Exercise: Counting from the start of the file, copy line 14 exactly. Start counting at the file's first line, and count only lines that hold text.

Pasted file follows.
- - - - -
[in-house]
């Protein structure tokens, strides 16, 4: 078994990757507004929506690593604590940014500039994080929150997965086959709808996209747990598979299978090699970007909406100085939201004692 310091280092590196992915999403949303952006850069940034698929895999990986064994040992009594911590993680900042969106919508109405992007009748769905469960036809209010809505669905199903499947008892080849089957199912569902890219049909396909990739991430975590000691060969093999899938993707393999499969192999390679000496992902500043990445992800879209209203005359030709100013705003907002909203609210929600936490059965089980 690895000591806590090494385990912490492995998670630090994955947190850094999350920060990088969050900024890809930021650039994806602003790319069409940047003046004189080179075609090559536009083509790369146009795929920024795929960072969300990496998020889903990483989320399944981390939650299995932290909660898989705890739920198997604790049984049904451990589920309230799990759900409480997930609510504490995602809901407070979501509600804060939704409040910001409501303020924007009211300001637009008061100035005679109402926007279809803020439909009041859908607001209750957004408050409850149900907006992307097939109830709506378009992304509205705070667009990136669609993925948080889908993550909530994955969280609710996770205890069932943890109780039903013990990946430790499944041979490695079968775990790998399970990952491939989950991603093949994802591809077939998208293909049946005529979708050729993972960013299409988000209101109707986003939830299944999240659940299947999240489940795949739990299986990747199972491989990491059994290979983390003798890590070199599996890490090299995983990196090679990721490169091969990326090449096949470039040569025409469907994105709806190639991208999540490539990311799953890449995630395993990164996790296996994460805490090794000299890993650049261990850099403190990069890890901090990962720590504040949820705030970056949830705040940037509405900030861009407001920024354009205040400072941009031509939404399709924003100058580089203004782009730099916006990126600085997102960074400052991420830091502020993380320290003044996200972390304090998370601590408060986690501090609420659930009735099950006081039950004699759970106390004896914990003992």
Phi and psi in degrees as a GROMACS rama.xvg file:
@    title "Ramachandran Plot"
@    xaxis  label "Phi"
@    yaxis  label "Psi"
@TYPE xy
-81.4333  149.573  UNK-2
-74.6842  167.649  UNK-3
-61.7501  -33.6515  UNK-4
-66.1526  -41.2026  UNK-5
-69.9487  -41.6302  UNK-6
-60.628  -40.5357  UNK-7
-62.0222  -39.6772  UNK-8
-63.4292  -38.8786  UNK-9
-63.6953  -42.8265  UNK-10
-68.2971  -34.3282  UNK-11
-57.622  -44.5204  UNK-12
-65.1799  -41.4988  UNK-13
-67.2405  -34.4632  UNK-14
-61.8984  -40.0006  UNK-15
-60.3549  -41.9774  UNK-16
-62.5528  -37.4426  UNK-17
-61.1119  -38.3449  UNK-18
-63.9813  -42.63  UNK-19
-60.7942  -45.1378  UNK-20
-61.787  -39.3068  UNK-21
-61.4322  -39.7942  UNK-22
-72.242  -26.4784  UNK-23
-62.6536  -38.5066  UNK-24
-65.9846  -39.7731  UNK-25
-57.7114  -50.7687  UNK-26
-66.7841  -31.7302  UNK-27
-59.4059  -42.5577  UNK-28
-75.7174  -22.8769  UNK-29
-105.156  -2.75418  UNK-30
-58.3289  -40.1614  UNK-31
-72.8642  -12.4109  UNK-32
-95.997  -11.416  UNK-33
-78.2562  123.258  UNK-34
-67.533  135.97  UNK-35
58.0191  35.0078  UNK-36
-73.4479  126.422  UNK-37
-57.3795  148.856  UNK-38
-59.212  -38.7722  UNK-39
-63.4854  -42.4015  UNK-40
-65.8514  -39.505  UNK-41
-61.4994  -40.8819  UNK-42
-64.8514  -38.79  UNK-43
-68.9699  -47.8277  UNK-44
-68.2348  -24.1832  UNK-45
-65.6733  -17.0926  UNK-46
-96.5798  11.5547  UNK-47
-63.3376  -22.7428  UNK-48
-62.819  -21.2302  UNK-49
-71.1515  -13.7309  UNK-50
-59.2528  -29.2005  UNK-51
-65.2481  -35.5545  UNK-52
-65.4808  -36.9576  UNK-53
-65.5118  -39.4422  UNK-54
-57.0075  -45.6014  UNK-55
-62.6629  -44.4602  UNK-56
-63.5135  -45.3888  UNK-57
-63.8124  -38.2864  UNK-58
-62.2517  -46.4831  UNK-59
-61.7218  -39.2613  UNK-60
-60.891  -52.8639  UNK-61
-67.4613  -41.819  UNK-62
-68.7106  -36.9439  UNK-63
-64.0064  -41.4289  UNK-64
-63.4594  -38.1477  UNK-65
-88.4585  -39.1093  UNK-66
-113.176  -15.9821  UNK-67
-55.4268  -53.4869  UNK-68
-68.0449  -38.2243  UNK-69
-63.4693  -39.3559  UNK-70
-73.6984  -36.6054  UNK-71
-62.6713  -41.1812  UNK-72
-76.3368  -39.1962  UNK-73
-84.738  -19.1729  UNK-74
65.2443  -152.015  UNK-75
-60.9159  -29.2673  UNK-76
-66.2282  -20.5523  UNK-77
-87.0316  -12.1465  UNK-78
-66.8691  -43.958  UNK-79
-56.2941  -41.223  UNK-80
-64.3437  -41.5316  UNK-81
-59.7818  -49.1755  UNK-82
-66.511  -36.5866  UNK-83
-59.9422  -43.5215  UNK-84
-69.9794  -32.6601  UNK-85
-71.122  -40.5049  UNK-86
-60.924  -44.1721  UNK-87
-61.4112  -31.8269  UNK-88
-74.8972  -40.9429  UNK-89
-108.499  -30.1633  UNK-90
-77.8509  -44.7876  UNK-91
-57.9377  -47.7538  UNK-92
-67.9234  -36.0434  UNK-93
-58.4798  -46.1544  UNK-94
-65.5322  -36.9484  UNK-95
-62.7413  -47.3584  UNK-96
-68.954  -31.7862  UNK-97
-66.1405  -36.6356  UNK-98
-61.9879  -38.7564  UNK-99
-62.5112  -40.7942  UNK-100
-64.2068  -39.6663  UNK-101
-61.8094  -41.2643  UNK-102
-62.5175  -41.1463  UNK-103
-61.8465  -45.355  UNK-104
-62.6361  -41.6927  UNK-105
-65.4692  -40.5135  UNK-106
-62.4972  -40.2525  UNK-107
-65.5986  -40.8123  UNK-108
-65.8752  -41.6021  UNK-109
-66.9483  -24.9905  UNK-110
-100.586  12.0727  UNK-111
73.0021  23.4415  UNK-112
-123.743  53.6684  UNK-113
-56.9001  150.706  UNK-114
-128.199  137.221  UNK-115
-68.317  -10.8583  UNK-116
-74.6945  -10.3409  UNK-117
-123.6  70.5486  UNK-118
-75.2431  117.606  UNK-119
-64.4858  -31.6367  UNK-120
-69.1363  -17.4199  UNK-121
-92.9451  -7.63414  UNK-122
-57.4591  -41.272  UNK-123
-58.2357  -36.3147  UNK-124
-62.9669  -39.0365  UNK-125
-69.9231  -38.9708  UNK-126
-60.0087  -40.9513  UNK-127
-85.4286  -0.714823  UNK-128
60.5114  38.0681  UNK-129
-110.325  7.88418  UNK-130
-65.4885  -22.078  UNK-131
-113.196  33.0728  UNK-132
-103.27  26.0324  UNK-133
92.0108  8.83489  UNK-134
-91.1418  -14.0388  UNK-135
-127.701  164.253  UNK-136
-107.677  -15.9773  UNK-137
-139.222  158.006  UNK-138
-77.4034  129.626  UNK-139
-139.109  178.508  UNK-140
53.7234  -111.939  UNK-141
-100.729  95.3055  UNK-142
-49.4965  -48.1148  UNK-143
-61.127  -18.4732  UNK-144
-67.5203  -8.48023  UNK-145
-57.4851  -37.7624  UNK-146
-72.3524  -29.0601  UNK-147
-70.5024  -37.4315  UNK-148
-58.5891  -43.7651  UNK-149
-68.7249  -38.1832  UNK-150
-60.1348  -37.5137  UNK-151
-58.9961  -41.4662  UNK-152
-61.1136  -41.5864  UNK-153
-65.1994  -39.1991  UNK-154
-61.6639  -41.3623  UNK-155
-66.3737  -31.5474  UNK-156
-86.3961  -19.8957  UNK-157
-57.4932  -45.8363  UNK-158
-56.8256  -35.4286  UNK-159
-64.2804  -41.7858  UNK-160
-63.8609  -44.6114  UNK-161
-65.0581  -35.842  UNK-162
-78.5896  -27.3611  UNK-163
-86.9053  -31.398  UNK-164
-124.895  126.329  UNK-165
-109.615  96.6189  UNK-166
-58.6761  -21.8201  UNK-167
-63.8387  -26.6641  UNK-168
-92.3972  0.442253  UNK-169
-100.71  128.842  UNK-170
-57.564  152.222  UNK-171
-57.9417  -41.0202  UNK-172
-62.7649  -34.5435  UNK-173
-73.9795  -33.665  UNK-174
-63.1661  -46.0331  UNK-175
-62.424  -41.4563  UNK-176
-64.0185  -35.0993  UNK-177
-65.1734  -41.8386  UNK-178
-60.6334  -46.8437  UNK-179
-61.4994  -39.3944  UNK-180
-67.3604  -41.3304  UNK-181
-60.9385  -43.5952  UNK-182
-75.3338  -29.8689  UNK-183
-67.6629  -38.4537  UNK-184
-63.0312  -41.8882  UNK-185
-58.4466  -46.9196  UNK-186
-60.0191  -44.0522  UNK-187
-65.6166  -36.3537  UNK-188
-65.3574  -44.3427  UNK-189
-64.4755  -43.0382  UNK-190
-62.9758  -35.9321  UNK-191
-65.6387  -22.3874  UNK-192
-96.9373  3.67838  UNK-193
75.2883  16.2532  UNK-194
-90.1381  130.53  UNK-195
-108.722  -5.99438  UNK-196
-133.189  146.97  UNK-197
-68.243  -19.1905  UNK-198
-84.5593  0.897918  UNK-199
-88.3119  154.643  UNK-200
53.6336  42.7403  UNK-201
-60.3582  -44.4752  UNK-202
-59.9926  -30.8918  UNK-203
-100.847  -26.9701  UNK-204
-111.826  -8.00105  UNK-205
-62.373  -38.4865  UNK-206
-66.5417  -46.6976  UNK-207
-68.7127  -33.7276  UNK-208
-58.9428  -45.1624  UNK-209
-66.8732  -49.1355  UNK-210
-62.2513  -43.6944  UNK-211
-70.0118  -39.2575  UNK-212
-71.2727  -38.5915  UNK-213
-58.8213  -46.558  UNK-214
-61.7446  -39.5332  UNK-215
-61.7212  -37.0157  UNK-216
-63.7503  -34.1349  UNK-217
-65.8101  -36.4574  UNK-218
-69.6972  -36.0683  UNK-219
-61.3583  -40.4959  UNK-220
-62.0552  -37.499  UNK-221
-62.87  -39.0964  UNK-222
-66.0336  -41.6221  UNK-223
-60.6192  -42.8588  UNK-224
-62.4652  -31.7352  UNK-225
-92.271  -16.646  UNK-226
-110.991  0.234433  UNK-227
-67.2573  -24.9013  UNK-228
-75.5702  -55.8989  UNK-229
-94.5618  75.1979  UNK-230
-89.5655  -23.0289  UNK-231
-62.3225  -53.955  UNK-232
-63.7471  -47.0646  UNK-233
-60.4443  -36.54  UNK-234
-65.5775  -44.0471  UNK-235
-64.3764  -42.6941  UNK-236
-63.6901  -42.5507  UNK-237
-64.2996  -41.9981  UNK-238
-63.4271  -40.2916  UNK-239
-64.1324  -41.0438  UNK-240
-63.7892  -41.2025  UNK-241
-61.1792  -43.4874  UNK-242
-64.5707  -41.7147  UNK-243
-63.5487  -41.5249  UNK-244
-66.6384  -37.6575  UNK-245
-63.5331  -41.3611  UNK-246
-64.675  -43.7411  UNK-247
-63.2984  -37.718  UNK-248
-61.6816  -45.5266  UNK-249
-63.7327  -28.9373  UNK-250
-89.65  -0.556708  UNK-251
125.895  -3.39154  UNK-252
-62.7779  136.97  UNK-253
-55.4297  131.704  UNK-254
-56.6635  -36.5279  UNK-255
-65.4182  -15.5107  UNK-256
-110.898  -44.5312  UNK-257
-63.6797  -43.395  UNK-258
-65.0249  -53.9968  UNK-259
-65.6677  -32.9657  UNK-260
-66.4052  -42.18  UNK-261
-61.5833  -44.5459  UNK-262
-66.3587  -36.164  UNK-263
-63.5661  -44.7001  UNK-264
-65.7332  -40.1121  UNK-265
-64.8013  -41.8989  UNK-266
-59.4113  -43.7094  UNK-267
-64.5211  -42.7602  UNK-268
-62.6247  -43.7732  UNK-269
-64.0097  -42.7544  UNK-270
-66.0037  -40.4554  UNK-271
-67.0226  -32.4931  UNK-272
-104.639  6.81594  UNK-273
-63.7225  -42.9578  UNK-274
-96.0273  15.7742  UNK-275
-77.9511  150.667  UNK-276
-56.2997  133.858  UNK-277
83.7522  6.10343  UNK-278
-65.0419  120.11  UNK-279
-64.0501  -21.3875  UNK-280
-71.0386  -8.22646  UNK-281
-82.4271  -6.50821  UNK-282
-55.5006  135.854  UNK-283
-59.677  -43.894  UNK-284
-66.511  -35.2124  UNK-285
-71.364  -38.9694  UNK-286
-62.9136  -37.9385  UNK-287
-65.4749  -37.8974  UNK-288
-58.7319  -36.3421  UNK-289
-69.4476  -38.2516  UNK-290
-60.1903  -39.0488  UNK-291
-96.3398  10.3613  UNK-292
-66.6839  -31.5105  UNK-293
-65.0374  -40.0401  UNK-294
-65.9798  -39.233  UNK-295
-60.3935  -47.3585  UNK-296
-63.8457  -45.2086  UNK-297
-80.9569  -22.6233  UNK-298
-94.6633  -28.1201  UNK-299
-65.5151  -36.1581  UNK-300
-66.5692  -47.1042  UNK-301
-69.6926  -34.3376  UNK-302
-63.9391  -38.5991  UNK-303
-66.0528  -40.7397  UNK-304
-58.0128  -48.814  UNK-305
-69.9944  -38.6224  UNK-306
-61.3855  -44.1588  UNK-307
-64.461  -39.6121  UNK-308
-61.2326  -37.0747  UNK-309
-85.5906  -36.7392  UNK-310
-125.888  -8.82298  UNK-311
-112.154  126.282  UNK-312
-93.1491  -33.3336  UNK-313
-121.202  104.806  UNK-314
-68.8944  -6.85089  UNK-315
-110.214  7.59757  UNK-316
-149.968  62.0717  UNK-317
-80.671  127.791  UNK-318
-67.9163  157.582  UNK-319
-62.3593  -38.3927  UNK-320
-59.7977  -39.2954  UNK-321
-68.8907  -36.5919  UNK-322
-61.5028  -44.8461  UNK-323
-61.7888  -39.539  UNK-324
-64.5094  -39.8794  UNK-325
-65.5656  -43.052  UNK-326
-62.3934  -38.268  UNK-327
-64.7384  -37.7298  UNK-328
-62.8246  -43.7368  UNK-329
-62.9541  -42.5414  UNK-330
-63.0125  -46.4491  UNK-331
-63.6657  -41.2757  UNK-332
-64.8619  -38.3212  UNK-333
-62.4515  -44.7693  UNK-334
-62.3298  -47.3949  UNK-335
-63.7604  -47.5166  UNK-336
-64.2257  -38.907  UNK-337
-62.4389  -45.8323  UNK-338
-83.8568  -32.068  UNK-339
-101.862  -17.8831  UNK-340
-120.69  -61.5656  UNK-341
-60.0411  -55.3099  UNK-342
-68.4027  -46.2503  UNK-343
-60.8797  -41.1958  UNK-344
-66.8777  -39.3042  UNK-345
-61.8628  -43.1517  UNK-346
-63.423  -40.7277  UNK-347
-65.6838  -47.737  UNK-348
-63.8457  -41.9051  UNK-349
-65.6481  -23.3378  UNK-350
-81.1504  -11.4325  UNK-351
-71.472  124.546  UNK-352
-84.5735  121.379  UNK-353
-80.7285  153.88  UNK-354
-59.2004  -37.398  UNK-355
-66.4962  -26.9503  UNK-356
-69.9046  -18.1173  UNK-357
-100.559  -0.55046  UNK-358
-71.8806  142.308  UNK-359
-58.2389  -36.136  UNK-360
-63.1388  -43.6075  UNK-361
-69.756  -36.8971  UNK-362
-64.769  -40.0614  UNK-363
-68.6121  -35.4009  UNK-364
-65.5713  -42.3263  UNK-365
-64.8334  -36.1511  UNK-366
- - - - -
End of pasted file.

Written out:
-62.0222  -39.6772  UNK-8